A primary initiative of our Land & Water Management Plans is to protect and enhance biodiversity – the variety of habitats and species supported by our nature preserves. While some cover types such as mature forest are self-sustaining and their habitat quality often improves with age, early successional habitats like grasslands, meadows, pastures, shrublands, and swamps require a disturbance to maintain a vegetative structure and composition of utmost ecological value. We share in the stewardship of swamps with beaver and the efficacy of their periodic flooding as well as the maintenance of pastures with foraging livestock, but for grasses and forbs to remain dominant in upland fields, woody plants and forest growth are suppressed by recurring cutting.
Steep Rock manages 25 different fields totaling 150 acres throughout our protected properties, and all but 5 are in preserves open to the public. A cyclic management approach and technique are carefully tailored to each based on site-specific traits, landscape position, biological community, populations of conservation concern, and the target habitat type.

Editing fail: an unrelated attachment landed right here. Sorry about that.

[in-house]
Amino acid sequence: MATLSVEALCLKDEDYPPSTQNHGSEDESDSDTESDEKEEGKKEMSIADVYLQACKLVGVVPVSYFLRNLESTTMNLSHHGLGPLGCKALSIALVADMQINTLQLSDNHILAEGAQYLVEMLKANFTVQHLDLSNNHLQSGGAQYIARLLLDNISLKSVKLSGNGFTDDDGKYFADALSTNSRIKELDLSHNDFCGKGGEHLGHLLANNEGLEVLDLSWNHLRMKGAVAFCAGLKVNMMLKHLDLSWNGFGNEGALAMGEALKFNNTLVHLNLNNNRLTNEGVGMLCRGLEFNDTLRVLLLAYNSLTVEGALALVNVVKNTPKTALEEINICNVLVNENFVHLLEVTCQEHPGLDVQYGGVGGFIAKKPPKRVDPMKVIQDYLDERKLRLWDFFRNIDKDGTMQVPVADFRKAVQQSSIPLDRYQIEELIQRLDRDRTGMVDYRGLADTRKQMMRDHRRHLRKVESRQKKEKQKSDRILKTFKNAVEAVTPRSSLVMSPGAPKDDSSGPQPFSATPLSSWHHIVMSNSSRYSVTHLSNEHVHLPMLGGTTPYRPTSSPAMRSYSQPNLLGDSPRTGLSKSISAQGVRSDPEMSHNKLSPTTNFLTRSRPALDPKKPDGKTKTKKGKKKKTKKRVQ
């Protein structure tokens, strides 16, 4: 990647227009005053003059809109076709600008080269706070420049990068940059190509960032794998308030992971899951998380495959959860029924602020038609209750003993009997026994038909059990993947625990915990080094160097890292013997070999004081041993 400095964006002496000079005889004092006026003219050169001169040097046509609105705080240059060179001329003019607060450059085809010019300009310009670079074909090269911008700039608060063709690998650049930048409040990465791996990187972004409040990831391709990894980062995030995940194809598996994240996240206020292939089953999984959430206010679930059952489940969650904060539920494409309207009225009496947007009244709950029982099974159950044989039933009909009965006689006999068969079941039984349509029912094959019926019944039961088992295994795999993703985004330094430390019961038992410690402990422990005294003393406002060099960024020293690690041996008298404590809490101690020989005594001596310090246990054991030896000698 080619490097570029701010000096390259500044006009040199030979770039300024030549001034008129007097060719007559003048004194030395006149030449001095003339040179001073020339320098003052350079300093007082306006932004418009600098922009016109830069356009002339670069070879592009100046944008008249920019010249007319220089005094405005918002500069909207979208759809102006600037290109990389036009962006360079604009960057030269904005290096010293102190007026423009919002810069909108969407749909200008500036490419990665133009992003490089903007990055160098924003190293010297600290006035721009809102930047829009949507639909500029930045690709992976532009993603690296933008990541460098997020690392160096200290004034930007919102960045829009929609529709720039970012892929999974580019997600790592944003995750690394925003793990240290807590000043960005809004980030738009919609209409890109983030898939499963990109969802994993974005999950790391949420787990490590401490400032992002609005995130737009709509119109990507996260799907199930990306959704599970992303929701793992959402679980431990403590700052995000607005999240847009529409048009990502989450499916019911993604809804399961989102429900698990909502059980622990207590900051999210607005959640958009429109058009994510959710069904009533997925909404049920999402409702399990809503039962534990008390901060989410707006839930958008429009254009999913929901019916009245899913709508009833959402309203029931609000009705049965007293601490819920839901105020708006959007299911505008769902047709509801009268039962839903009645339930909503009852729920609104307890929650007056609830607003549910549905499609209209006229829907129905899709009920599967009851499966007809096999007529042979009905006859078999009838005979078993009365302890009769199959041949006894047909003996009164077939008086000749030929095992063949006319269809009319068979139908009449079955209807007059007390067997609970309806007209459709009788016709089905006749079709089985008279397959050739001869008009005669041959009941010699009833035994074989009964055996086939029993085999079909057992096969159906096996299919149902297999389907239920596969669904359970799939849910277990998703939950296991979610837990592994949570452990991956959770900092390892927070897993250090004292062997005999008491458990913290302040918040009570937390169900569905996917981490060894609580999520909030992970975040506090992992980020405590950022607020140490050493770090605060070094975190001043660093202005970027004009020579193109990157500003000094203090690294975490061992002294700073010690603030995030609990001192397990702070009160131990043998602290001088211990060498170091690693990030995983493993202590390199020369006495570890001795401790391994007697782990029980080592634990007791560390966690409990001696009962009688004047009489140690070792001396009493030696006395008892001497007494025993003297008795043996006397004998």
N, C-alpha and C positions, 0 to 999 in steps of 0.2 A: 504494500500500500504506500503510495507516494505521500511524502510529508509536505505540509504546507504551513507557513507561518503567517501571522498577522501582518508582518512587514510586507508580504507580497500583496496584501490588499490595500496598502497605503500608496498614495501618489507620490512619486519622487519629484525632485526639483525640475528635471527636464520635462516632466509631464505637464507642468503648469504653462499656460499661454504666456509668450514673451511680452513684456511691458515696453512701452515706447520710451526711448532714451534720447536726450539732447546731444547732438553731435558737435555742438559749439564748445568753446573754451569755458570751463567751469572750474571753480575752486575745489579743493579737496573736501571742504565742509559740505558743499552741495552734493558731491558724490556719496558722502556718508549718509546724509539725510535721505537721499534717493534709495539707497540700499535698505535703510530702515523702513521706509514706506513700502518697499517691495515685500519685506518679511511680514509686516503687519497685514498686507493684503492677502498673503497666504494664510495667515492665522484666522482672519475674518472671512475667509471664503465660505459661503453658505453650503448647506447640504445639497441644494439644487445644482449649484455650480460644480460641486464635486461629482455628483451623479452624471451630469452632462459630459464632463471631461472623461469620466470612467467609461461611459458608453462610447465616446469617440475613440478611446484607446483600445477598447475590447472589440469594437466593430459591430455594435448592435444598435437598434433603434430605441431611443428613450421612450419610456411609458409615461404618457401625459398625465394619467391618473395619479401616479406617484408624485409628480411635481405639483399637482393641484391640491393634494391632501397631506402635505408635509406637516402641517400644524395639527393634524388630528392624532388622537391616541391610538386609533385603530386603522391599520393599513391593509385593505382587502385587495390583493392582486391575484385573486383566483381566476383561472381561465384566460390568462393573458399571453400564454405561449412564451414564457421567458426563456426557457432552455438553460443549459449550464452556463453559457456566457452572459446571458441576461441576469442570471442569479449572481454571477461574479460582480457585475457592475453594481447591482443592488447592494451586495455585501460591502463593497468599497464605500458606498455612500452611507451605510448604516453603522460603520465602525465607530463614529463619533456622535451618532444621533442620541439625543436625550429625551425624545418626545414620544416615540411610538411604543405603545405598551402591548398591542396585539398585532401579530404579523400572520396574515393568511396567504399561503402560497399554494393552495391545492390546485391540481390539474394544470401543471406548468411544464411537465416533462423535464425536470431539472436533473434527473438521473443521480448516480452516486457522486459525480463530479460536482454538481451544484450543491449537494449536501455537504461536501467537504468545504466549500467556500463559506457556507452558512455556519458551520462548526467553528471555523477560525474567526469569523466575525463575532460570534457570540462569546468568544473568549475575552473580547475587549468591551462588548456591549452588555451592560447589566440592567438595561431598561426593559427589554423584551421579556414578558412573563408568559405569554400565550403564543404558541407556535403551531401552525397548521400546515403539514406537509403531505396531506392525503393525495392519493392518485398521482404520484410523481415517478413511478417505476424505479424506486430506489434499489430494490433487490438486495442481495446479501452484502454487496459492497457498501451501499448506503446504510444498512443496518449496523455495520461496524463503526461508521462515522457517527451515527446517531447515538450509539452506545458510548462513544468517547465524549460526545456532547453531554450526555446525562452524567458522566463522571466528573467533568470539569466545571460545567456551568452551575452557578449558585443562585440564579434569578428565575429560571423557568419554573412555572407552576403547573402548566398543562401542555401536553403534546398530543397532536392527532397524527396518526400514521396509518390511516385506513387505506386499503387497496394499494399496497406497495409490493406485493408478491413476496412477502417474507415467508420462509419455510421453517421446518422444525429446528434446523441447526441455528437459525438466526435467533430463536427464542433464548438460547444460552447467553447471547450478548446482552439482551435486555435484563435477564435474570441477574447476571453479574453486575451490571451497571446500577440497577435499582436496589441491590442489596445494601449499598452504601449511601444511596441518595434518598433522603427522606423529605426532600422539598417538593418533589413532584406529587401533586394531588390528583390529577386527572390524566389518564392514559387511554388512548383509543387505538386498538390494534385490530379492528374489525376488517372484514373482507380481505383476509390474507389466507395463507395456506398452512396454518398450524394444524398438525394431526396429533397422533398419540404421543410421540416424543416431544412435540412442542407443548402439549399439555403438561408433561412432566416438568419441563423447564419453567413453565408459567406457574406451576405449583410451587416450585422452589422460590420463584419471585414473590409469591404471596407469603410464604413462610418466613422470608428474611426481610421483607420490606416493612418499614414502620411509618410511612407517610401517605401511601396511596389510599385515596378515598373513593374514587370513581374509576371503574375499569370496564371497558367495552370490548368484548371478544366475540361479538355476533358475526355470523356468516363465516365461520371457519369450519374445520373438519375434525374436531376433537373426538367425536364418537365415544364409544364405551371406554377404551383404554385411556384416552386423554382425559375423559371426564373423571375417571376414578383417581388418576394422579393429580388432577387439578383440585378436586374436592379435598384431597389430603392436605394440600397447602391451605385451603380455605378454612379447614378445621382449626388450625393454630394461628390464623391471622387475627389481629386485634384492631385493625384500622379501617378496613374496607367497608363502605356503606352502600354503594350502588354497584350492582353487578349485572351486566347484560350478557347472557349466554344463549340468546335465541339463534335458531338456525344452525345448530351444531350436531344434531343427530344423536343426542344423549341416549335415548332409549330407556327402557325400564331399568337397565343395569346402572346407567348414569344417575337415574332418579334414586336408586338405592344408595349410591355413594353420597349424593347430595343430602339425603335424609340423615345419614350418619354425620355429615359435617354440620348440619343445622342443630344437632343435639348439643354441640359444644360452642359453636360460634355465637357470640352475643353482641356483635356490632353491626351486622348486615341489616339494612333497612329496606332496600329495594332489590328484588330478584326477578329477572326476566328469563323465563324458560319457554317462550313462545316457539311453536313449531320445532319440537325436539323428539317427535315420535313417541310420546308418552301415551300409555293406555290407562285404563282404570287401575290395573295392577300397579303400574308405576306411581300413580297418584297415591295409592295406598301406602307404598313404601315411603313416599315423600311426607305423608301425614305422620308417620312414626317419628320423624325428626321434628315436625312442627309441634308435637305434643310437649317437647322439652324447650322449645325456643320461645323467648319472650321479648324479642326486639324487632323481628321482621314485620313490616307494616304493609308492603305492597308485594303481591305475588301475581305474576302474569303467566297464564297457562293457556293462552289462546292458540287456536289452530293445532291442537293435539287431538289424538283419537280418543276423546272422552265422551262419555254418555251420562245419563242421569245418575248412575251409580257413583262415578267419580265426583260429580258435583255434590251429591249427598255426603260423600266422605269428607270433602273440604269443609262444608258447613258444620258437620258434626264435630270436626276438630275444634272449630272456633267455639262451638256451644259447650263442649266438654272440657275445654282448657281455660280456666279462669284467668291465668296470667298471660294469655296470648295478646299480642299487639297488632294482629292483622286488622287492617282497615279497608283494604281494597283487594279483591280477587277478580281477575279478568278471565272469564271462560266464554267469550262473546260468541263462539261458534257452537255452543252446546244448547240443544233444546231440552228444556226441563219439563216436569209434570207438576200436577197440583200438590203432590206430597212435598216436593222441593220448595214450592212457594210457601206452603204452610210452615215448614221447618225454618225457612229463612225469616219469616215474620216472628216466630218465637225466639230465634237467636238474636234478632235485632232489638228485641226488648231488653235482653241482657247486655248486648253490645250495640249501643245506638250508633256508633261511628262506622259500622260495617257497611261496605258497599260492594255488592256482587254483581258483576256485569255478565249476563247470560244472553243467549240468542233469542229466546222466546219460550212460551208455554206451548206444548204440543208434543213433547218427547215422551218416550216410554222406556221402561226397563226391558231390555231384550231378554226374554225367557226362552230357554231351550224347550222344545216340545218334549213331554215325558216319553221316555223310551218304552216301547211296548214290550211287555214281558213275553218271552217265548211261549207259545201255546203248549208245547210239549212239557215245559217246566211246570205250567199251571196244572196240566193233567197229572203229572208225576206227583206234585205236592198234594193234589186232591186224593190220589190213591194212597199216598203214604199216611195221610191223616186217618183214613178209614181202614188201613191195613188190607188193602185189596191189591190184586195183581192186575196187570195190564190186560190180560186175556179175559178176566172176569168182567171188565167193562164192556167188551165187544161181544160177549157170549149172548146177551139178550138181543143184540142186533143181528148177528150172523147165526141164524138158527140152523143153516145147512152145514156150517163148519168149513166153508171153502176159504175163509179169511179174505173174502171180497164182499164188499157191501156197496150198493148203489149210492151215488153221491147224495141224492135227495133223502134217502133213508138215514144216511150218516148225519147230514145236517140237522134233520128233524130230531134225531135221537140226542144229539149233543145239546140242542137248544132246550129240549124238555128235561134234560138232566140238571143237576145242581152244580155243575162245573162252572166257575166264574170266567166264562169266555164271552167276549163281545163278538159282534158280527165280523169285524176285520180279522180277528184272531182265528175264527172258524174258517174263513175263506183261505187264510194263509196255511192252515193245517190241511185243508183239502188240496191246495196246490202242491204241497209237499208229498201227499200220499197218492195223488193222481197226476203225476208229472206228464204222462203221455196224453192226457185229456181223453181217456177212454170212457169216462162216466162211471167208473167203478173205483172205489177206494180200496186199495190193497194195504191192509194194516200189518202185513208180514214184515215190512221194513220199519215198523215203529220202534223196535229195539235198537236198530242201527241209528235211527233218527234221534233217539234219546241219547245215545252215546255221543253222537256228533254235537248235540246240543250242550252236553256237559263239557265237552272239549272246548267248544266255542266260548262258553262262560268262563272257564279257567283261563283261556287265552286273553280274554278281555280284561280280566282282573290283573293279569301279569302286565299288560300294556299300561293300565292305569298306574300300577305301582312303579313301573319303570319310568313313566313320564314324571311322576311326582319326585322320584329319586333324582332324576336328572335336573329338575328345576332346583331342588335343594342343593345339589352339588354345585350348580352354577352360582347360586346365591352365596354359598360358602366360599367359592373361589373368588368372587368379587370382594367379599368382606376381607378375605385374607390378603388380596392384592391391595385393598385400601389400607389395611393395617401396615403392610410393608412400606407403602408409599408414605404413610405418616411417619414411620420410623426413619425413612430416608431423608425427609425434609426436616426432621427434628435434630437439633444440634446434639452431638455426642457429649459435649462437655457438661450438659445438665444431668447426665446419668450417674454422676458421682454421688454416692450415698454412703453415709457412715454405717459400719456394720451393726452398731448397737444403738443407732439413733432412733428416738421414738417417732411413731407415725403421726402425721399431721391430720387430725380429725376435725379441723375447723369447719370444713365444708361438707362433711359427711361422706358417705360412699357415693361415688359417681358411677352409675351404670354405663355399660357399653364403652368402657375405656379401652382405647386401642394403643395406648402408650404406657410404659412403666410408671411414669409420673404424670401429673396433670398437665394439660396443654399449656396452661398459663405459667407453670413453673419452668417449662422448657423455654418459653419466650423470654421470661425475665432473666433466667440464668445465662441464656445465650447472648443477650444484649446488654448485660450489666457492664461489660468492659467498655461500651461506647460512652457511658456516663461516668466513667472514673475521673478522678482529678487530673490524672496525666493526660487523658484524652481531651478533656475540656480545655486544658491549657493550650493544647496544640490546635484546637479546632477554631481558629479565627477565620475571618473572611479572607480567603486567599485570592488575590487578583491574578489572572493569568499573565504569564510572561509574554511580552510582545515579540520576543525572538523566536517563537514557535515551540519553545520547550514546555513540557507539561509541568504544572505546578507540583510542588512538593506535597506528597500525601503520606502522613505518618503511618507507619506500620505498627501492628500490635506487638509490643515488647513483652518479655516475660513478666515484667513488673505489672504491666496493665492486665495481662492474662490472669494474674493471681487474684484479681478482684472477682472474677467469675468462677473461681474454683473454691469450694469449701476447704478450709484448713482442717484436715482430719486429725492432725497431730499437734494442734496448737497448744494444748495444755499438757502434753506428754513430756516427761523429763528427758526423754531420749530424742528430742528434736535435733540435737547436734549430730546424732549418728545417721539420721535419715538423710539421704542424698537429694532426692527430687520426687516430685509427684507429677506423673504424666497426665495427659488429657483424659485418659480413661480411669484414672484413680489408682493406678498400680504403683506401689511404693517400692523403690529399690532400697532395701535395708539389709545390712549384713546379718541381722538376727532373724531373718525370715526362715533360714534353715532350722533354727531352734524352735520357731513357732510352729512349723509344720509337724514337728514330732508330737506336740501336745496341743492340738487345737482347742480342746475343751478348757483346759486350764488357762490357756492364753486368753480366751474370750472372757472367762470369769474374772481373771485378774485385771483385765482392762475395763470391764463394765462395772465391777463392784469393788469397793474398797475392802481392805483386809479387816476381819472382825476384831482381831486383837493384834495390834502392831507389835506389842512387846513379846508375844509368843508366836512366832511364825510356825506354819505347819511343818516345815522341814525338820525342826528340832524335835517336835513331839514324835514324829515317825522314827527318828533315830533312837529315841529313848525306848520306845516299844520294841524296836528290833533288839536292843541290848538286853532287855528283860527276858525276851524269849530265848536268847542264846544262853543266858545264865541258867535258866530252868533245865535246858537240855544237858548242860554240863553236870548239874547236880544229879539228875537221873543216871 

When it comes to meadows, few are mown annually. Rather, most are cut once every two to three years, or half is disturbed one year and the other half the year following. This retains habitat complexity, offering nesting sites and cover for birds, mammals, reptiles, and invertebrates as well as varied, available food resources.
We hope you enjoy experiencing these unique and lively environs during your next hike, especially with realization of the necessary investment in their stewardship.